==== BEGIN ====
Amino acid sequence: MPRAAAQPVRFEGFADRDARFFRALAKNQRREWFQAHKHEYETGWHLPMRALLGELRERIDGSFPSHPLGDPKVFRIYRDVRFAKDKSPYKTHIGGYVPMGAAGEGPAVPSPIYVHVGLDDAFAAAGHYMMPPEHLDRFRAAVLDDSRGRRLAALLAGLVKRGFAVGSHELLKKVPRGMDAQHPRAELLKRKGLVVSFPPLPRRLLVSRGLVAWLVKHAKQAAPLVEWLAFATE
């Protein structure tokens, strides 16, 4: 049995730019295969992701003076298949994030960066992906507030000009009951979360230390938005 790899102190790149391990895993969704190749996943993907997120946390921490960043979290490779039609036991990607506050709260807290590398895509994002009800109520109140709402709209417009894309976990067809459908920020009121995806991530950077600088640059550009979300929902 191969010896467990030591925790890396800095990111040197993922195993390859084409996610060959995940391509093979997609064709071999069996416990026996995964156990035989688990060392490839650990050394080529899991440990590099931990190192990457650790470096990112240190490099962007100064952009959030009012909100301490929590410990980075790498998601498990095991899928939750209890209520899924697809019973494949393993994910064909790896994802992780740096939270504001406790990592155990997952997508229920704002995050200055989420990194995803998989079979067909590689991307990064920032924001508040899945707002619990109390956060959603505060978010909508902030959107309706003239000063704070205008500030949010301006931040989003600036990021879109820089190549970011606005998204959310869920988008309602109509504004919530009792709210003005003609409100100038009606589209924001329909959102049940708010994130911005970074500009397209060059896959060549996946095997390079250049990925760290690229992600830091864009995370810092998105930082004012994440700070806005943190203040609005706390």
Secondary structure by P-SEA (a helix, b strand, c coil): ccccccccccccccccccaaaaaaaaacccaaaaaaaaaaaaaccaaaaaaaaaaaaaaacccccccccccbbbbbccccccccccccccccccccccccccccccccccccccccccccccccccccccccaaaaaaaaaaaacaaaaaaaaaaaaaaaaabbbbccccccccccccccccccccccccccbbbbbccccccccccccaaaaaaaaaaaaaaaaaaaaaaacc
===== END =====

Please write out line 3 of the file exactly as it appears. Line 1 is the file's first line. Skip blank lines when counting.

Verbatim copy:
Secondary structure by P-SEA (a helix, b strand, c coil): ccccccccccccccccccaaaaaaaaacccaaaaaaaaaaaaaccaaaaaaaaaaaaaaacccccccccccbbbbbccccccccccccccccccccccccccccccccccccccccccccccccccccccccaaaaaaaaaaaacaaaaaaaaaaaaaaaaabbbbccccccccccccccccccccccccccbbbbbccccccccccccaaaaaaaaaaaaaaaaaaaaaaacc